After a strong performance against Miami, Jake Locker has been forced back to the bench by the bye week.
By JOHN MANASSOFS Tennessee
Titans quarterback Jake Locker itched to play for weeks and now, one week after returning to the starting lineup, he has been forced to sit again.
It's not injury that's keeping him out this time, it's the Titans' bye week, the latest in the NFL this season.
That has been the story of Locker's first season as the team's starter – expect the unexpected.
"Jake was ready to suit up and play again this week," Titans quarterbacks coach Dowell Loggains told FOXSportsTennessee.com this week. "The bye didn't come at a great time for him."
So instead of taking all of the reps with the first team, something he did last week for the first time since the last week of September, Locker is doing something that he did for much of his five-week absence that resulted from injuring his non-throwing shoulder: reviewing tape.
Before the collective bargaining agreement-mandated five days off for the players began, the Titans video staff gave Locker, in essence, some homework that he can perform on an iPad. Loggains said Locker has a number of things to work on, including a self-scouting assignment.
If he can use the bye week to his advantage the way he seemed to use his time off for injury and be as efficient in Week 12 against Jacksonville as he was in his return, Locker could give the Titans something to be positive about in the season's final six games.
Despite that long absence, Locker posted his second-highest passer rating of the season (93.8) in Sunday's 37-3 win at Miami – which came off the Titans' 51-20 humiliation at home at the hands of the Chicago Bears.
"It wasn't perfect, but we talked about it before the game," Locker said on Sunday in a video posted on the team's website. "Our goal coming out wasn't to play perfect football; it was to play winning football."
Locker's completion percentage lagged below 50 percent on the day (he completed 9 of 21 passes), but Loggains graded him out fairly well. That's because Locker threw the ball away four times and was victimized by two drops by his receivers. (In particular, Kenny Britt was targeted six times but caught only two passes.)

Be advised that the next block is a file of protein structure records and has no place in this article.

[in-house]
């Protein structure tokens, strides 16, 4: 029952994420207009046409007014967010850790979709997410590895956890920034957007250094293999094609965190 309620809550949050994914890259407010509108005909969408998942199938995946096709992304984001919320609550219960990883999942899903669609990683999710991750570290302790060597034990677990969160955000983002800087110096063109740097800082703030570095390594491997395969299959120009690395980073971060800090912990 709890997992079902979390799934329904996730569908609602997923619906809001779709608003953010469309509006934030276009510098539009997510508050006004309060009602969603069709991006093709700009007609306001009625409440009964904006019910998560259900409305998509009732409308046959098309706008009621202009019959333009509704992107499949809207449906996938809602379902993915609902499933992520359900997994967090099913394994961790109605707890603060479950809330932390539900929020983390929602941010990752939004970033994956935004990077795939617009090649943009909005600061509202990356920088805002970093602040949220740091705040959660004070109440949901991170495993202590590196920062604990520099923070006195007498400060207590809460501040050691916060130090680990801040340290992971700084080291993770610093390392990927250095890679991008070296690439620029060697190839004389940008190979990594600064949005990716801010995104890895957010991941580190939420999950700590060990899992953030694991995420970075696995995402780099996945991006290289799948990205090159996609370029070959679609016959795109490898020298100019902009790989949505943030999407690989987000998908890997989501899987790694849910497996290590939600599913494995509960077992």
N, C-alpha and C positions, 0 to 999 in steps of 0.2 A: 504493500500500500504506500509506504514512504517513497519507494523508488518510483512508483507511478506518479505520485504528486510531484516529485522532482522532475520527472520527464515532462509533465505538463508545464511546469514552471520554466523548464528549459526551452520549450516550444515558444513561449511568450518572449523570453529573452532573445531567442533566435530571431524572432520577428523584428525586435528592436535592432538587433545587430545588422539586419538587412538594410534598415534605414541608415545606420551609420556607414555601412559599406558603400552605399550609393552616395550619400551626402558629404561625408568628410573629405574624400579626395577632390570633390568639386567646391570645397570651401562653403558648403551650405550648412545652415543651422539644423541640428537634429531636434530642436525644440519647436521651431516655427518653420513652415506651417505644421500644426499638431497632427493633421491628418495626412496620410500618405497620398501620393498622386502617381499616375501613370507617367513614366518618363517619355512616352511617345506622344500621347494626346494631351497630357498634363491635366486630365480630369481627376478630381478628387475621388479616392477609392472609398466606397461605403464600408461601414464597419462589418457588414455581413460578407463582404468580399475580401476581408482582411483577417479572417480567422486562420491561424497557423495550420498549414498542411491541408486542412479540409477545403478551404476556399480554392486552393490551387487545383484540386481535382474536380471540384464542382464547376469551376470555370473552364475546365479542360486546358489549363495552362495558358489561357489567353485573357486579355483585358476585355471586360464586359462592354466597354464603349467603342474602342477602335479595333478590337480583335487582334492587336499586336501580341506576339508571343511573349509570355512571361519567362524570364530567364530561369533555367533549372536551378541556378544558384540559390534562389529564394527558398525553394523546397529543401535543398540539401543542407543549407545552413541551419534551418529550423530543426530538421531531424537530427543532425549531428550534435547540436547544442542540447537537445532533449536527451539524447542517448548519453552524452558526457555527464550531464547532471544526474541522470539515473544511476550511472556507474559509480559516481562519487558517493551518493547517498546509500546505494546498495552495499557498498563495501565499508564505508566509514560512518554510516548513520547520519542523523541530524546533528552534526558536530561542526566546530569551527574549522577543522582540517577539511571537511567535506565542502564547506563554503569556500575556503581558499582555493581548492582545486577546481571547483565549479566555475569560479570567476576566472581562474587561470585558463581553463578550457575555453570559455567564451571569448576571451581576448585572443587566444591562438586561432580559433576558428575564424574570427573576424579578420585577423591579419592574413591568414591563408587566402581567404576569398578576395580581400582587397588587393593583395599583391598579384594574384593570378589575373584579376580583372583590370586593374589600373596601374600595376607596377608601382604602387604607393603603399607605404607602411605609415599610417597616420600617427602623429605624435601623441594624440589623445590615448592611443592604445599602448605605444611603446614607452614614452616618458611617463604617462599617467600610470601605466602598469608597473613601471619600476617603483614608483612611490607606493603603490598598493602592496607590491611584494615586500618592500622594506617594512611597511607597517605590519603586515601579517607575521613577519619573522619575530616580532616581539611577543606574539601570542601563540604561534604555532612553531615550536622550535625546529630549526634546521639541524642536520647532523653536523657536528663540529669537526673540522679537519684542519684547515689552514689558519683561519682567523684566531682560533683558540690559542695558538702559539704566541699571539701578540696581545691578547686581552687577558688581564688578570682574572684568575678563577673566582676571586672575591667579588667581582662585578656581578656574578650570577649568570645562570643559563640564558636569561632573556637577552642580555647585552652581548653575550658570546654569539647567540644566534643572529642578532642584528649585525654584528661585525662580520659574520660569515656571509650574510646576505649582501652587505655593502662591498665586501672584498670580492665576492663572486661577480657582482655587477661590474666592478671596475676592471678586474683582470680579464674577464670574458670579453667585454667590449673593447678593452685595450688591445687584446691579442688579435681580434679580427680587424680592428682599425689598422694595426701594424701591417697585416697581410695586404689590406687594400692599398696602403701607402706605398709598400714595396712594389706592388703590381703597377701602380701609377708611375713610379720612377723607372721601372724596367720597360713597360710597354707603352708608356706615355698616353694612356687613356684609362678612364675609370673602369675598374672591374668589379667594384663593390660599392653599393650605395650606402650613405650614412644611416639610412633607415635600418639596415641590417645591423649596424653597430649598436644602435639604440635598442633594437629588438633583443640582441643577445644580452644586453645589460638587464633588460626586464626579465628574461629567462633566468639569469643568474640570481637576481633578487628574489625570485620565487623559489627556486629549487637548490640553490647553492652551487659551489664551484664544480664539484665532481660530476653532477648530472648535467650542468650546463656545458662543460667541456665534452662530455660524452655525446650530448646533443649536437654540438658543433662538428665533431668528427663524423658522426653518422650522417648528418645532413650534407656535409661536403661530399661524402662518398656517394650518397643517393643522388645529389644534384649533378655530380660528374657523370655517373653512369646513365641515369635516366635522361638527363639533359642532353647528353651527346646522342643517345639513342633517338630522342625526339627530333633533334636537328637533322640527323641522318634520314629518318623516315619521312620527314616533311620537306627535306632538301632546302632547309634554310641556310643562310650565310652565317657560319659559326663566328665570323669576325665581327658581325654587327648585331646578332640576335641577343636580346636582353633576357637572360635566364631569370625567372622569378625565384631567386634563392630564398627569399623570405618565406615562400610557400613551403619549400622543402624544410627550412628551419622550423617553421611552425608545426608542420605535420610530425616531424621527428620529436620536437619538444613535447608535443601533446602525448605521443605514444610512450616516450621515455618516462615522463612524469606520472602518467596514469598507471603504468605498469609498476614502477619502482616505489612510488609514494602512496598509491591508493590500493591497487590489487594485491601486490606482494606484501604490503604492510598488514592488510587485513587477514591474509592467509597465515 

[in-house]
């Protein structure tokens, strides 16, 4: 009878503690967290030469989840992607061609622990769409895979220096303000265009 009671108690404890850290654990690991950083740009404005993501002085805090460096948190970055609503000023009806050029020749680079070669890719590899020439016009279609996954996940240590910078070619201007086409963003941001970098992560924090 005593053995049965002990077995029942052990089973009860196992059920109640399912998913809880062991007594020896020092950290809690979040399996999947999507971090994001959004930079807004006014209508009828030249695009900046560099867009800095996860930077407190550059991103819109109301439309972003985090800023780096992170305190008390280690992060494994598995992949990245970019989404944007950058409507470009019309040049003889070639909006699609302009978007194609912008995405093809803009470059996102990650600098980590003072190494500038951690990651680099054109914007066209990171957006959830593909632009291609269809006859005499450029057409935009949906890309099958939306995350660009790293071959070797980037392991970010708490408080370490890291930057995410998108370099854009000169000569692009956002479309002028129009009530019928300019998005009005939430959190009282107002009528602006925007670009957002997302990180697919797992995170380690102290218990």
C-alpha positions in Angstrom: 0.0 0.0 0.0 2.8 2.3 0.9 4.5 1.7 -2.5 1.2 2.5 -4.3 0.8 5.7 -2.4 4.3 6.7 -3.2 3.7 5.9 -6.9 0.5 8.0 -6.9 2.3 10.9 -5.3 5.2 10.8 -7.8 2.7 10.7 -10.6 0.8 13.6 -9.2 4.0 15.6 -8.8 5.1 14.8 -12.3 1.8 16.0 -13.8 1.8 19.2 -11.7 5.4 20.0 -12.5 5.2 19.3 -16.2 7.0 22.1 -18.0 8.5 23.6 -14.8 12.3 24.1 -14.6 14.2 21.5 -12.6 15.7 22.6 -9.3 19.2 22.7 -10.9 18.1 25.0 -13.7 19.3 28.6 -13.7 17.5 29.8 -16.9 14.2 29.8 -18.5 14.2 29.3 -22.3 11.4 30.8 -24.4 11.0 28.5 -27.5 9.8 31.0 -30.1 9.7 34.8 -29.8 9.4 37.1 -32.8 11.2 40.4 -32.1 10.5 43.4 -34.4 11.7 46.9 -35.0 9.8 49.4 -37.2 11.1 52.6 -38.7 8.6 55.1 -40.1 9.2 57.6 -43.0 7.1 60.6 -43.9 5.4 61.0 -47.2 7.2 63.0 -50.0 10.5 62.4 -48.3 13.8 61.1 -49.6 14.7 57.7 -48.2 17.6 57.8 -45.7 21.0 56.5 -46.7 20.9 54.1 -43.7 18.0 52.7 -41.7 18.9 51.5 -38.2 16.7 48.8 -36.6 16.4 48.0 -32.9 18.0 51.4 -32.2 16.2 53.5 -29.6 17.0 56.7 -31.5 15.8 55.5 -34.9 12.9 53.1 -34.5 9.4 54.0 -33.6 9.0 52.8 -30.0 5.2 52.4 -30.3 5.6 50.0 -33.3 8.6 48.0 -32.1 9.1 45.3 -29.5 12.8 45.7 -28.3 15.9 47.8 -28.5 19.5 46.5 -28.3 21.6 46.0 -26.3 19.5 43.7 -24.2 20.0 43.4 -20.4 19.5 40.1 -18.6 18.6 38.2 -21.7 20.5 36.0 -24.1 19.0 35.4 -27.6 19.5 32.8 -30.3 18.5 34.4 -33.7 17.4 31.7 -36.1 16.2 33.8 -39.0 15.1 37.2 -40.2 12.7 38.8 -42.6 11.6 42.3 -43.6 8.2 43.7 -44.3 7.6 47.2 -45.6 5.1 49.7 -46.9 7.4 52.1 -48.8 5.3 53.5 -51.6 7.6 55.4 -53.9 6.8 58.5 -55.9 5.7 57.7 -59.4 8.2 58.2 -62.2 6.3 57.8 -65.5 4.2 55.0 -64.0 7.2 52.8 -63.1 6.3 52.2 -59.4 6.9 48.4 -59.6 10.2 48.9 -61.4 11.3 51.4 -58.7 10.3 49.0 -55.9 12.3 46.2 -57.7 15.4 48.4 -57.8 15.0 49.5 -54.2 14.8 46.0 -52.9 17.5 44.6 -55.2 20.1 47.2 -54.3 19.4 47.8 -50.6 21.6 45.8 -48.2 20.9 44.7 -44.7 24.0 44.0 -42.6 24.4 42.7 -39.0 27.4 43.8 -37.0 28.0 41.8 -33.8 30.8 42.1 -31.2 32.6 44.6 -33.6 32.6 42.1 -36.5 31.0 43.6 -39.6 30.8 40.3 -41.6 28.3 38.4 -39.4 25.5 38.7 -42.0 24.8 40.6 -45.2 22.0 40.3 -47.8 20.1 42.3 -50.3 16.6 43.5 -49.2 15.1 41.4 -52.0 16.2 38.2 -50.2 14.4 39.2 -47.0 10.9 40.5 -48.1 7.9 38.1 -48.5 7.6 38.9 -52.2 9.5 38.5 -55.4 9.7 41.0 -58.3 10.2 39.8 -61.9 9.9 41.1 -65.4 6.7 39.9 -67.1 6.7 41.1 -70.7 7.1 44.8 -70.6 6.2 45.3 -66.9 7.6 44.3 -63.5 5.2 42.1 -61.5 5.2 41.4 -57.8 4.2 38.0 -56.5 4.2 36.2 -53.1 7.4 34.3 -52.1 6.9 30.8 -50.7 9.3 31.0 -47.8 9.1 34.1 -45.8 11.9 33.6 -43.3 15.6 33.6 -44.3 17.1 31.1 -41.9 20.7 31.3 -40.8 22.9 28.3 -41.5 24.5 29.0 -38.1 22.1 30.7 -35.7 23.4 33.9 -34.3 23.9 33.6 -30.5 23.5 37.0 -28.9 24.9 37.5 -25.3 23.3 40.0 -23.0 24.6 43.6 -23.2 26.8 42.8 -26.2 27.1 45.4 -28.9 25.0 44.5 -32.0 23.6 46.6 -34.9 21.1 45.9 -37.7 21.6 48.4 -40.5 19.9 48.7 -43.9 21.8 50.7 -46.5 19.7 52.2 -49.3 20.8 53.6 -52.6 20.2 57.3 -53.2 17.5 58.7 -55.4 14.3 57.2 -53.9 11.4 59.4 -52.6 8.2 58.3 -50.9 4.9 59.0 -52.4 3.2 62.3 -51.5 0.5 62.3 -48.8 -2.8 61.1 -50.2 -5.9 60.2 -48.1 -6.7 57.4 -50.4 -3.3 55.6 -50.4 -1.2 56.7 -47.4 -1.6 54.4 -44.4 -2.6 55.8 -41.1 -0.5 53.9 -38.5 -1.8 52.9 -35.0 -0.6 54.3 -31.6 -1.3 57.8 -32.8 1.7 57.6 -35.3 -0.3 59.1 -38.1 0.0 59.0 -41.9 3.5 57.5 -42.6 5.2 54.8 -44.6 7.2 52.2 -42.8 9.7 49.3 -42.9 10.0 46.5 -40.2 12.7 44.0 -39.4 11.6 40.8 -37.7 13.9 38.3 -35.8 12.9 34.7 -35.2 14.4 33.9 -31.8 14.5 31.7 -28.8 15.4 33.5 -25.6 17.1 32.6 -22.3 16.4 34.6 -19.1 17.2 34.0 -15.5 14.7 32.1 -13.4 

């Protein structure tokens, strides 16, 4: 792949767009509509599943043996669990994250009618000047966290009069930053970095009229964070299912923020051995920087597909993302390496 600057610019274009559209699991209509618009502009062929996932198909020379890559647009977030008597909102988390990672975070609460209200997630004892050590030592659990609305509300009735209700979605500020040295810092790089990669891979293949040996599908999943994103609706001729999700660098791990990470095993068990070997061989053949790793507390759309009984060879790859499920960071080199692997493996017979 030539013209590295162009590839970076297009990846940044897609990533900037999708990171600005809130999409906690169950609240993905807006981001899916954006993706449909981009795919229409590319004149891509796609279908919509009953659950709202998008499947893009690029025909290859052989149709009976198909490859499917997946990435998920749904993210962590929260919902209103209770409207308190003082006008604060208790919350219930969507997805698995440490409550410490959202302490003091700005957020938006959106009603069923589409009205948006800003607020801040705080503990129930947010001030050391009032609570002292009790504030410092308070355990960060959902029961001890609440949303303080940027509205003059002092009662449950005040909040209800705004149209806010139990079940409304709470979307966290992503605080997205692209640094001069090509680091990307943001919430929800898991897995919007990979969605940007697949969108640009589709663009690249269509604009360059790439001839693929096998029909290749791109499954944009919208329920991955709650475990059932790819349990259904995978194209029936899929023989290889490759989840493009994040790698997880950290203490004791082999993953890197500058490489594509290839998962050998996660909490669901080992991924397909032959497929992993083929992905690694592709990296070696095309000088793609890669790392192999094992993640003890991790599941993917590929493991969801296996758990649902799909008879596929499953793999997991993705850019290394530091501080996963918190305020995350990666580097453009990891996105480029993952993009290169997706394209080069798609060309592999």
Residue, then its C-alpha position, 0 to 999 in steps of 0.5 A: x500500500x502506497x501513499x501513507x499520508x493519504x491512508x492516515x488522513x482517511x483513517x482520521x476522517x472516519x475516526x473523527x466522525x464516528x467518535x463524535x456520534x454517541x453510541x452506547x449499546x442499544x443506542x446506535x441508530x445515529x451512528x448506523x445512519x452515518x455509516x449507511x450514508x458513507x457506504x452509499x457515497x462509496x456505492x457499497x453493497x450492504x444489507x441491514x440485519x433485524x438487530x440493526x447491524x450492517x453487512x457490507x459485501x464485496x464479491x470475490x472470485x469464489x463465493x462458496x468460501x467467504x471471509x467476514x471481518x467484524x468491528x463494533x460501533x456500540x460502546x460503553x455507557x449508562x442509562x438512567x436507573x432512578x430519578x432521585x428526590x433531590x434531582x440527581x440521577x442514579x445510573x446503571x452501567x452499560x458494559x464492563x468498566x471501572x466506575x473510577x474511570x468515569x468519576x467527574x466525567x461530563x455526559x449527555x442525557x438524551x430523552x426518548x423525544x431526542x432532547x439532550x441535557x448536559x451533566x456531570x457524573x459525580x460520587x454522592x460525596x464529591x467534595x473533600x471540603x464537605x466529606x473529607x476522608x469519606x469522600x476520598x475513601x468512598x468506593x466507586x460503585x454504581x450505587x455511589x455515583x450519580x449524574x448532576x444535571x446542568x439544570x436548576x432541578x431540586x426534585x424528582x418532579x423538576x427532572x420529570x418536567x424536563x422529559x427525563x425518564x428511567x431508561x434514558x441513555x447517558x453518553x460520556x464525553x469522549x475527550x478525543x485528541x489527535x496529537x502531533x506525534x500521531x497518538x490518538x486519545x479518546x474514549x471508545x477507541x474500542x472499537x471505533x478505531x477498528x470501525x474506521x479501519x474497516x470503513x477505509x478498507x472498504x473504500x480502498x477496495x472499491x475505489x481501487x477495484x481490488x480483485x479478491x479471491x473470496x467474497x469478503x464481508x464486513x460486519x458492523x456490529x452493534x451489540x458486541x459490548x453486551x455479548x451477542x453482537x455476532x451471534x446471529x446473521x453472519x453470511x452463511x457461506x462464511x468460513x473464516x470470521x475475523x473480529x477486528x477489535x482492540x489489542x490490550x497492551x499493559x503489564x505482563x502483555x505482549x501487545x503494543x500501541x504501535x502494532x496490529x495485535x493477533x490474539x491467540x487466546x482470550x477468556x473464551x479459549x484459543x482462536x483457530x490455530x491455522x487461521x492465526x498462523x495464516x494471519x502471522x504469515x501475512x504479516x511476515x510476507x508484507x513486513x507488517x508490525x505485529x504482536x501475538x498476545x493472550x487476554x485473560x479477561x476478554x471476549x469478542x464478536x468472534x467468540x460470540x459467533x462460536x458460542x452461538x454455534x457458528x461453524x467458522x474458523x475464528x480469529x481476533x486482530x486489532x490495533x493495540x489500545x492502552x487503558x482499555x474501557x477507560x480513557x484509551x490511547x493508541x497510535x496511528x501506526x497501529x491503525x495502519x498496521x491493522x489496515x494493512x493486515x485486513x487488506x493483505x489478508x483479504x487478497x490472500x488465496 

So Loggains graded Locker out at 11-for-17, which works out to a completion rate of 64.7 percent. The Titans' 2011 first-round pick ran four times for 36 yards, including a 20-yarder, and threw two touchdown passes.
Significantly, he did not throw an interception and turnovers are something that have hurt him this season, as they might almost any first-year starter. Loggains said a key reason why Locker did not commit a turnover was the throwaways. Prior to Sunday's game, the quarterback averaged a turnover per game, as he had thrown two interceptions and lost two fumbles.
Another positive that Loggains cited was Locker's play on five important downs that helped the Titans to get a positive result.
"He extended the play and either made a throw or a run in a critical situation on a couple third-and-ones, I think fourth-and-two," Loggains said. "I think three out of the five plays led to scores, which helped us win the game and those are the plays that Jake Locker -- that's why Jake Locker's a Titan. Those are the plays we saw him make in college, the ability to extend plays and make plays with his arm or run for a first down or run for touchdowns."
Locker benefited from his defense's top performance of the season – the unit entered the game with the NFL's worst scoring defense – and a strong running game, a phase that also proved erratic this season.
As much as the Titans were glad to have the luxury of quarterback Matt Hasselbeck, last year's starter, as a replacement for Locker, Loggains said it was "tough on the whole team" not to have their starting quarterback for a long stretch. Hasselbeck won two straight games, but the Titans struggled in his last two starts, both losses. Overall, Hasselbeck went 2-3.
During that time off, Locker mostly worked on fundamentals and his footwork in pre-practice, as doctors prevented him from throwing until he was cleared by an MRI.
In meetings, he asked Loggains for special projects, such as trying to find tendencies in opposing defenses in terms of tipping off a coverage or "tells" in opposing players that might indicate how a defender might play the run. That information then was relayed to Hasselbeck.
Loggains said the symbiotic relationship between the two quarterbacks established from the start last season has continued, no matter their roles. In the first four games before Locker got hurt, Hasselbeck was protective of Locker with the coaching staff, Loggains, said, in terms of not over-complicating plays for him. Once Hasselbeck stepped back into the lineup, the roles reversed.
"It's funny to watch those dynamics in play," Loggains said.
The Titans are a team that has been impossible to predict this season. When they seemed to have turned a corner, they lost at home in overtime to Indianapolis, a late call going against them that they could not overcome. At 4-6, they're not out of the AFC wild-card picture – especially having a game left against the division rival Colts (6-3), who currently own one of those two spots. Nonetheless, it seems like a tall task for Locker to get the Titans into the postseason.
Loggains said he wants to see the quarterback be more efficient in his play.
"Continue to make plays, take deeper shots, be smart with the football, continue to lead the team," he said. "Obviously, (head coach Mike) Munchak did a great job after the loss (to Chicago) of keeping the team together. But the other thing, having Jake back in the huddle was such a huge, huge jump-start for us.
"Not that this team doesn't believe in Matt Hasselbeck, just when you have your starter in there, a guy who brings great passion, great energy to the game it's exciting. It became contagious."
The final six games will determine just how contagious.